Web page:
When the curd is ready, it needs to be scooped out into a mould.  We have a few different sized moulds, they are just plastic tubes, with holes, and "followers", which a plastics discs cut to fit inside the tubes.  Usually the mould is lined with cheese cloth.  Some cheeses have some other steps at this stage - gouda requires the curd to be pressed in the mould in the pot of whey, and cheddar is cut and salt added before putting the curd in the mould.  At this stage the cheese may be pressed using a cheese press, or left to drain naturally.  A hard cheese requires more pressing to force out all the whey.  Pete made me a lovely cheese press from booker rod, wing nuts and springs, and it doubles as a frame to hang the cream cheese as well!

The cheese is usually turned a few times in the mould and then pressed overnight or for several hours anyway.  Then its ready to be salted or floated in brine for several hours and finally finally its time to age the cheese, either by waxing, wrapping or vacuum sealing the cheese.  And now you wait several months to find out how you cheese tastes :)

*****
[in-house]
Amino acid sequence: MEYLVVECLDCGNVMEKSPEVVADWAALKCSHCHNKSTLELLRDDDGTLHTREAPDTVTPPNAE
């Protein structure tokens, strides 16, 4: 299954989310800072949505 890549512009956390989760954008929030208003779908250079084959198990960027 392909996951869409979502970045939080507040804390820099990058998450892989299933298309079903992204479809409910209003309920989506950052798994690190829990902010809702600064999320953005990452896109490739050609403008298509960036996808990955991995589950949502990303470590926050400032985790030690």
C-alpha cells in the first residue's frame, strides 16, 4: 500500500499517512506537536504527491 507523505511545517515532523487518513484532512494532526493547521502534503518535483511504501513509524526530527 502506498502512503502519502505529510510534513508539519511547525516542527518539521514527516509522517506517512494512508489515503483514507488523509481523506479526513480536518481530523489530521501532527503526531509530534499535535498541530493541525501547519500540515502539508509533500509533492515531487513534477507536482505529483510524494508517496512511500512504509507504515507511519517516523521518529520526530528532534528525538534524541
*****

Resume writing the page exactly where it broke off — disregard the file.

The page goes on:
Did that help?  Or just confuse you further?  Any questions?  Any favourite cheeses to make or eat?

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7 comments:

  1. I have made soft cheeses before which are very easy but the hard cheeses sound really complicated. I think that people who make hard cheeses are very skilled. I will be looking forward to reading some more on the processes and storage of your cheese. Maybe I might give it a go one day!

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  2. Thanks for the interesting post and some useful information which I hope to come back to when I try making cheese for the first time.